Shoppers with the Amazon Go mobile app gain access to the store with a QR code, shop for snacks, take whatever they want and then they “Just Walk Out” — the name for Amazon’s technology. This includes overhead cameras, weight sensors and deep learning technology that detects what shoppers take off the shelves or if they change their mind and put something back. When customers leave the store, the “Just Walk Out” technology debits their Amazon account for the items and sends a receipt to the mobile app. In August 2018, Amazon opened a second location in Seattle. Expect subsequent stores to crop up in San Francisco, Los Angeles and Chicago, where Amazon has already signed leases for two locations including one in the famed Willis Tower.

The Moby Mart: Shanghai, China

While Amazon wants to help us eat more snacks, Wheelys, a Stockholm startup, is developing a market on wheels stocked with hip sneakers, fashionable magazines and yes, milk and cookies. In collaboration with Hefei University of Technology and tech firm Himalafy, the team created a roving, train-shaped convenience store on the university campus, 450 miles west of Shanghai, that can be located using an app. Self-driving, drone-equipped, powered by solar and always open, The Moby Mart is a tech nerd’s space-age fantasy come true.

Wheelys’ foray into automation began with modular-bike cafes. The easy-to-schlepp coffee carts could be moved around Stockholm for anyone not ready to commit to a lease. It was so popular that by 2016 Wheelys had sold 550 bikes. Looking beyond their Nordic country for their next innovation, the founders settled on China because of its large population and the country’s near-ubiquitous adoption of phone payments. While The Moby Mart is still running in beta, Wheelys is moving ahead with what co-founder Tomas Mazetti is calling “magic tech,” or hidden tech.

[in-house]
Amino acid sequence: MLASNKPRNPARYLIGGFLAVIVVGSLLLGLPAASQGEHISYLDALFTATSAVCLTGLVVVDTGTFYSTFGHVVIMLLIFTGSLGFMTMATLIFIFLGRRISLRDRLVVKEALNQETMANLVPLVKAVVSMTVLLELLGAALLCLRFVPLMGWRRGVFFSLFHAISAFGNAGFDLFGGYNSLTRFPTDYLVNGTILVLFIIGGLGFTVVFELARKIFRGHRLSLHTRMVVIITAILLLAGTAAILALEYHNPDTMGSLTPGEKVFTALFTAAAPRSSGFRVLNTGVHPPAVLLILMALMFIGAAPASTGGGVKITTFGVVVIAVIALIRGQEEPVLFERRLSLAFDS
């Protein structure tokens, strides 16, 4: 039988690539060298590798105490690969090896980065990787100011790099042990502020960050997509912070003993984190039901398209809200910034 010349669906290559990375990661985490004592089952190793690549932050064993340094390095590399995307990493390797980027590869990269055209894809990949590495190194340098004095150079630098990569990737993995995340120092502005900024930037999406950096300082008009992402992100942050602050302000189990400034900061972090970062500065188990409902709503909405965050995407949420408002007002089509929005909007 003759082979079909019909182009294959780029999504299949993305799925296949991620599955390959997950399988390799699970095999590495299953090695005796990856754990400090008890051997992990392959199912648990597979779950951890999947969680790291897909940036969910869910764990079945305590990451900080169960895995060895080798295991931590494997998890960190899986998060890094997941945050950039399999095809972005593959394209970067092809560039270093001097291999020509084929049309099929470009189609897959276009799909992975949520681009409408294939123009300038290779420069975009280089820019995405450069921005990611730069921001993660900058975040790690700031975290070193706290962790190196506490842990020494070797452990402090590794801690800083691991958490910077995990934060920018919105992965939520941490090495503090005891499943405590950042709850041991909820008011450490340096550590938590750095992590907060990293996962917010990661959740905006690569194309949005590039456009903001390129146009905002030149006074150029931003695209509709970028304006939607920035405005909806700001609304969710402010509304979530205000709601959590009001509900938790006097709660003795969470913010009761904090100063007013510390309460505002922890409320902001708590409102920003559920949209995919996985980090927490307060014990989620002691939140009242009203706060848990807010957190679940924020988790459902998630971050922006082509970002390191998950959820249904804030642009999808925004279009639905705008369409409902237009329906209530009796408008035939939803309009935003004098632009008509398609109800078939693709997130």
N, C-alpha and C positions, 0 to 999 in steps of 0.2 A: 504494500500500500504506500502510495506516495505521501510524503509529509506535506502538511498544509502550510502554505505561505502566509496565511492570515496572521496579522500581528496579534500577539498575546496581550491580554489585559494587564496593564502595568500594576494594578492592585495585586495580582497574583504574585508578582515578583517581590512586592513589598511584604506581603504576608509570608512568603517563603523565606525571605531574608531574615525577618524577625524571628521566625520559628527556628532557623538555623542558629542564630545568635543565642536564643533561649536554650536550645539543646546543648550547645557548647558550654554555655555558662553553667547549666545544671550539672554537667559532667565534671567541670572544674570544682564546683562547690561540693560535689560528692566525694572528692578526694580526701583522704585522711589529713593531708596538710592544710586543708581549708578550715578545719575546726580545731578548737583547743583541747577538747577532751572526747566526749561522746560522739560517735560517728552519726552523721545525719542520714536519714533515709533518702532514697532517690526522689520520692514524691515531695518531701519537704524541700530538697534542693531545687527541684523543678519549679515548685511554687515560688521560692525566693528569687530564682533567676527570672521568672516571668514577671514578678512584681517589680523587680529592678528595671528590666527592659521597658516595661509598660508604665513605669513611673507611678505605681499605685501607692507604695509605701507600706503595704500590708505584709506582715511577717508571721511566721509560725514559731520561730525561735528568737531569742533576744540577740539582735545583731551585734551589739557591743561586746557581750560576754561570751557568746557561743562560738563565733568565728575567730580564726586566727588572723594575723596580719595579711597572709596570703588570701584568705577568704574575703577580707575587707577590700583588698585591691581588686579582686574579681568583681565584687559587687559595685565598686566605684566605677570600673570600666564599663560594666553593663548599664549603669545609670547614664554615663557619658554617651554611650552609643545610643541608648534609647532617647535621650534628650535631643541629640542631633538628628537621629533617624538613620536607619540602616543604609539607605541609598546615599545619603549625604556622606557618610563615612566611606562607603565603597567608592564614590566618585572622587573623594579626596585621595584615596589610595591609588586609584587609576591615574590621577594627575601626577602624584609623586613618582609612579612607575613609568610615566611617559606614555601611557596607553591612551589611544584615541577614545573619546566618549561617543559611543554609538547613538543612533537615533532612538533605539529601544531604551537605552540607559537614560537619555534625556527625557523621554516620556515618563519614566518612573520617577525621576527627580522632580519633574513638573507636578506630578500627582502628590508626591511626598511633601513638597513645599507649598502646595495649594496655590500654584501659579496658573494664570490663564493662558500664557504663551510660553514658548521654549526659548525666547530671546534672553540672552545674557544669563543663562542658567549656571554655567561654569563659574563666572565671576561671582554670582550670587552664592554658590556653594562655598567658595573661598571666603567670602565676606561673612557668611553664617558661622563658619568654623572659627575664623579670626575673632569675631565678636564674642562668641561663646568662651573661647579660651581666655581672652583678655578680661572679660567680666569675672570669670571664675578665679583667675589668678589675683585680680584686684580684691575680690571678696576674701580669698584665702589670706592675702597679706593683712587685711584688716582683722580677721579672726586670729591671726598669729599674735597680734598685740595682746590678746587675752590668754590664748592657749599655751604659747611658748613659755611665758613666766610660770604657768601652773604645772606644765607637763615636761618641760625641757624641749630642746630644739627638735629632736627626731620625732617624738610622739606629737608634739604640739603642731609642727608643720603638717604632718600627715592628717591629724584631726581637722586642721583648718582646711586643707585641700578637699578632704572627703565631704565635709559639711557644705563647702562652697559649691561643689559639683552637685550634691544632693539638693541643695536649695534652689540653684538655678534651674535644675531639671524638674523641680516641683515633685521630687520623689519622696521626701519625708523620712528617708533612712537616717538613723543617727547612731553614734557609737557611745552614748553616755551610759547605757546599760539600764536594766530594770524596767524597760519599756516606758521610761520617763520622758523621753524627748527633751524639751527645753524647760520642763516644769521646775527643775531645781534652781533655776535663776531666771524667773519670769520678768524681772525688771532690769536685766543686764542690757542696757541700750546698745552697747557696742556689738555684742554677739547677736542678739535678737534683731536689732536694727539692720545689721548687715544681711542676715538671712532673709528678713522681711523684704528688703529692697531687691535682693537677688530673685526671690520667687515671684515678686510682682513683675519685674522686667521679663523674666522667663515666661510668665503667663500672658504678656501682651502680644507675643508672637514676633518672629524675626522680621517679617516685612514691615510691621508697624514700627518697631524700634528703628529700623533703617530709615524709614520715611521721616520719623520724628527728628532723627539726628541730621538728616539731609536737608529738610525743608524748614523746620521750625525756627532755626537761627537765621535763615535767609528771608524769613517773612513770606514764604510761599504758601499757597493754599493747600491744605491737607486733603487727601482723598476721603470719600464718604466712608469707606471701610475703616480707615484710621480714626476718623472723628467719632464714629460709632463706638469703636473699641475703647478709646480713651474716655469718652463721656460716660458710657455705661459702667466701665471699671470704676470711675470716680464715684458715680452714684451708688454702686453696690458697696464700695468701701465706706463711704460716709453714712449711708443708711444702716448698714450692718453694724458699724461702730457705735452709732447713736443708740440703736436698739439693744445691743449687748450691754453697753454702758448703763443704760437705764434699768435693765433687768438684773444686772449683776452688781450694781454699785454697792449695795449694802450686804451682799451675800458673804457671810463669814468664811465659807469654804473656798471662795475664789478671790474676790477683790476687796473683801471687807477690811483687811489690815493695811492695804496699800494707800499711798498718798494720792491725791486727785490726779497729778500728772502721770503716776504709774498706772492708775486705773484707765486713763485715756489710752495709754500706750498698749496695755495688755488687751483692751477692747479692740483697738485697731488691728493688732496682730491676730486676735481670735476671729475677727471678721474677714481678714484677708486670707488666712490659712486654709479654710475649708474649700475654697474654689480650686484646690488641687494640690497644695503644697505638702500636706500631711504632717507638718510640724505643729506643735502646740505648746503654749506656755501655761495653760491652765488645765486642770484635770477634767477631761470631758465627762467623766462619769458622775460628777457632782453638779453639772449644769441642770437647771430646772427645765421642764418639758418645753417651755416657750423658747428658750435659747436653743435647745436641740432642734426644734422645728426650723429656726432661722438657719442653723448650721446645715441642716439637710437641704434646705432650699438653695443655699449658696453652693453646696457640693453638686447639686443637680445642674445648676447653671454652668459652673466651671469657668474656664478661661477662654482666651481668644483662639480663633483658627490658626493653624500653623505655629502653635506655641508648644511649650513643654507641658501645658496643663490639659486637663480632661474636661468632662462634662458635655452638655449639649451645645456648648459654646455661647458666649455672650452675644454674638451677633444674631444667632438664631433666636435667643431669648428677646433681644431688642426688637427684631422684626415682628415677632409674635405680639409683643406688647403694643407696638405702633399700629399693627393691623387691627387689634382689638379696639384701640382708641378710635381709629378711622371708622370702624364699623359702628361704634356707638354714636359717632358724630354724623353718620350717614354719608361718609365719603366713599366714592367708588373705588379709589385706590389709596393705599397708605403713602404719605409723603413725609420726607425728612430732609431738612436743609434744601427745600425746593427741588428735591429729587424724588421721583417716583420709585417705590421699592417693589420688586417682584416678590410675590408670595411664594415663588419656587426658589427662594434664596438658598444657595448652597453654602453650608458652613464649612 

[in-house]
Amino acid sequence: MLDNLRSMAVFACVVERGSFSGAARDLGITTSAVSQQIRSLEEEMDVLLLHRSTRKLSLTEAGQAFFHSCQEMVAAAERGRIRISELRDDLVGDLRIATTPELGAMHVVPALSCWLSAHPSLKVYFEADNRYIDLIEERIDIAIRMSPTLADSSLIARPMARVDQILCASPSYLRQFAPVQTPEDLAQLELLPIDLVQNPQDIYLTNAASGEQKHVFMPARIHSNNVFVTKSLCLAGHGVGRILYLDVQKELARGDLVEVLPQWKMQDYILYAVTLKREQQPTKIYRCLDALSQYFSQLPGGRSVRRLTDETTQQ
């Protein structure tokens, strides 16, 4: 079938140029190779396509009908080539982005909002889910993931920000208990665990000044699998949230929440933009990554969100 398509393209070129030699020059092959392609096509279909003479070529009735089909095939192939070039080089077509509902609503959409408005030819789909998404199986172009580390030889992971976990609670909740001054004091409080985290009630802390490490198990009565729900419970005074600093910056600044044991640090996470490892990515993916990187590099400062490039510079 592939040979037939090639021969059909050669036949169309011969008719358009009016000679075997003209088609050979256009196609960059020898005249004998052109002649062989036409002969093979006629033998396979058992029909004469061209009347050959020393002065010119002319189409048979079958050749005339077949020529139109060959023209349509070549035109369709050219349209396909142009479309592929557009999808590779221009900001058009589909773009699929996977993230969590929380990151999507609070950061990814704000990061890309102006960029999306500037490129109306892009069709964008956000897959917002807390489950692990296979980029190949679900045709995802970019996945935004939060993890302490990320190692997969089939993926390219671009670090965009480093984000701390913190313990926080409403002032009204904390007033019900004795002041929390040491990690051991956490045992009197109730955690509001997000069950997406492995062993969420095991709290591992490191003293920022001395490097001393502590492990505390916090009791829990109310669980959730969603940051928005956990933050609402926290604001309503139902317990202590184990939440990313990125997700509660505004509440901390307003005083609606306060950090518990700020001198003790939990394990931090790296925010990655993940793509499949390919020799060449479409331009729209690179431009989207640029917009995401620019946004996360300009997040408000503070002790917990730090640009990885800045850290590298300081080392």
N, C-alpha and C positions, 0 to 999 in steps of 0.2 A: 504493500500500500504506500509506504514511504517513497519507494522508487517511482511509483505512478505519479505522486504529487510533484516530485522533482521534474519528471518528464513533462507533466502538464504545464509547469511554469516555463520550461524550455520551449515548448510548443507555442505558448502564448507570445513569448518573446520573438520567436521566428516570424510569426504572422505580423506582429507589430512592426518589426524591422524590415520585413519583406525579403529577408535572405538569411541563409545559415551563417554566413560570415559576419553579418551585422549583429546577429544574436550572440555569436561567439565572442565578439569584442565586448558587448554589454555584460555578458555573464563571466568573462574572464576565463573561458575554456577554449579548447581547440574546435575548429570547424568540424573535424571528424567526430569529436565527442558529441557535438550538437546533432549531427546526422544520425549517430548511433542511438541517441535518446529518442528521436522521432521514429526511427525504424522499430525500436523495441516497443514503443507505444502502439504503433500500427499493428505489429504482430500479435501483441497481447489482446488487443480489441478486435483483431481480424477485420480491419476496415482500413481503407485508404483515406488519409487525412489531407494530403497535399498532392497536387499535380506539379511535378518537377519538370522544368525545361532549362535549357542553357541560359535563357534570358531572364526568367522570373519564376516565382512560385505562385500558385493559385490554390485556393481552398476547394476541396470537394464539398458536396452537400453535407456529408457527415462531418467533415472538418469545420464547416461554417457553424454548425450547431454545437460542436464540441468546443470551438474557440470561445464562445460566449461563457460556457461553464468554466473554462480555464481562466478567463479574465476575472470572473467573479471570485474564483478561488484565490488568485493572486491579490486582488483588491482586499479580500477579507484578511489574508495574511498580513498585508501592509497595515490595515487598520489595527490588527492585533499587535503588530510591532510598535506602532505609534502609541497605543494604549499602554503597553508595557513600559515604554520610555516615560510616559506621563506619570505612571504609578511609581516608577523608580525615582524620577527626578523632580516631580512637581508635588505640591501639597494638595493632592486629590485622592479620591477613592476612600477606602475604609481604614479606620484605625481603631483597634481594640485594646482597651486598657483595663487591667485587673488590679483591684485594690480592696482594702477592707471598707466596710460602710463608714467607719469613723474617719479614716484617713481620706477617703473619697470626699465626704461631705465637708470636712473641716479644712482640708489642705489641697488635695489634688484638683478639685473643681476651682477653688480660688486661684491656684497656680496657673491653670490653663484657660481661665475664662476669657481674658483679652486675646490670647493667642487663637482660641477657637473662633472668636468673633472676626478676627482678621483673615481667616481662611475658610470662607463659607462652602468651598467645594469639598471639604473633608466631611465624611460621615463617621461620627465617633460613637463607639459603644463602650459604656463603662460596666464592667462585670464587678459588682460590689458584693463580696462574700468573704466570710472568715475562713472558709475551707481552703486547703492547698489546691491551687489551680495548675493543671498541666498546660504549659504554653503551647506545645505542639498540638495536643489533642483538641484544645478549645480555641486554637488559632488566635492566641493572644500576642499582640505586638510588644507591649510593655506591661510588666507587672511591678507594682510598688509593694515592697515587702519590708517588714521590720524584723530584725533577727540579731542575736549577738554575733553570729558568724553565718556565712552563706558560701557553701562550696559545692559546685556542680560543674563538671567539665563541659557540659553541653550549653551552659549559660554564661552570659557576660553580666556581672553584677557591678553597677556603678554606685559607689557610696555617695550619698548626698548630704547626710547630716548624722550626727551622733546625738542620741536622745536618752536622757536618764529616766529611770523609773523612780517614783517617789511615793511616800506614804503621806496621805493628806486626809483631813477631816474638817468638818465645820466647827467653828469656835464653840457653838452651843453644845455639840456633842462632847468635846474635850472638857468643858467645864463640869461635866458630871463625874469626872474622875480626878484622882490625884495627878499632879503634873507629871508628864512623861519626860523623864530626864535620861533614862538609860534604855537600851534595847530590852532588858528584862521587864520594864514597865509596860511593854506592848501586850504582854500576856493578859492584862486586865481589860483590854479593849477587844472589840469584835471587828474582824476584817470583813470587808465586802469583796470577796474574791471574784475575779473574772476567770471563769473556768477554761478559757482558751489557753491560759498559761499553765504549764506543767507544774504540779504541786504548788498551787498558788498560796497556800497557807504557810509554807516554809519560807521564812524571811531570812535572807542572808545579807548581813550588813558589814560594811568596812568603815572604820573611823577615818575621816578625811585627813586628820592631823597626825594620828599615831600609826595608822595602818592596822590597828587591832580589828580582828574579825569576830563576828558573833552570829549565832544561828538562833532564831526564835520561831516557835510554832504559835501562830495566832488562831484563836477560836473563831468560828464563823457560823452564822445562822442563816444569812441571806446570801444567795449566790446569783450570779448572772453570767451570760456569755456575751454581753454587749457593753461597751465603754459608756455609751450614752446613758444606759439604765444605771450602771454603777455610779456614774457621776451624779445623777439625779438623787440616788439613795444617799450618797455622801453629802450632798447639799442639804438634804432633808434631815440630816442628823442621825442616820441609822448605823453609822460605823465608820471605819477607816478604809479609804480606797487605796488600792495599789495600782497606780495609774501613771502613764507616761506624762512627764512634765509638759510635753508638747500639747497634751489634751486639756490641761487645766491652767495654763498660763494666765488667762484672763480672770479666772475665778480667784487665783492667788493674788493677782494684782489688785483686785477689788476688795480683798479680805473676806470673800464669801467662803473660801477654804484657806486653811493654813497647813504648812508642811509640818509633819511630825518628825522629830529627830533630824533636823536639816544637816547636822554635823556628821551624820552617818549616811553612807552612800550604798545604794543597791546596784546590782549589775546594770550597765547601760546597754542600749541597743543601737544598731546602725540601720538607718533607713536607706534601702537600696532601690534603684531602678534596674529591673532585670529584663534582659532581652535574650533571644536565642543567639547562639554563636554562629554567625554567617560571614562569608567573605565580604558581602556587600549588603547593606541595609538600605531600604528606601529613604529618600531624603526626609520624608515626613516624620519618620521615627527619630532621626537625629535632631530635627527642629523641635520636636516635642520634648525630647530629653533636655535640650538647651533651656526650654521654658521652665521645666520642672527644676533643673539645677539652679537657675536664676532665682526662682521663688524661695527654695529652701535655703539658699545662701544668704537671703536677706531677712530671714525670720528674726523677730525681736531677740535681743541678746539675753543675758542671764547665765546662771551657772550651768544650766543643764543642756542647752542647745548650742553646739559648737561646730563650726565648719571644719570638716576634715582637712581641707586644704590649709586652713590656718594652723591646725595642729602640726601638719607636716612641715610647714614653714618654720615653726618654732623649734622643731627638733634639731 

“At the moment, we believe that hidden technology is the next revolution, not just in retail but in many industries,” Mazetti says. “Imagine walking in through an open door, seeing a beautiful pair of sneakers, trying them on and then leaving the store with them, without ever having talked to anyone or seen any security.”

Farmhouse Market: New Prague, MN

Thankfully, not every automated market is so hands-off. In Minnesota, married couple Kendra and Paul Rasmusson opened Farmhouse Market in 2015. The Rasmusson’s wanted to open a store that offered delicious goods from local farmers, but they knew that staffing a store (and raising their three small children) would be a big challenge. Undaunted, the pair came up with some ingenious ways to run a mostly automated farm store that has some human touches.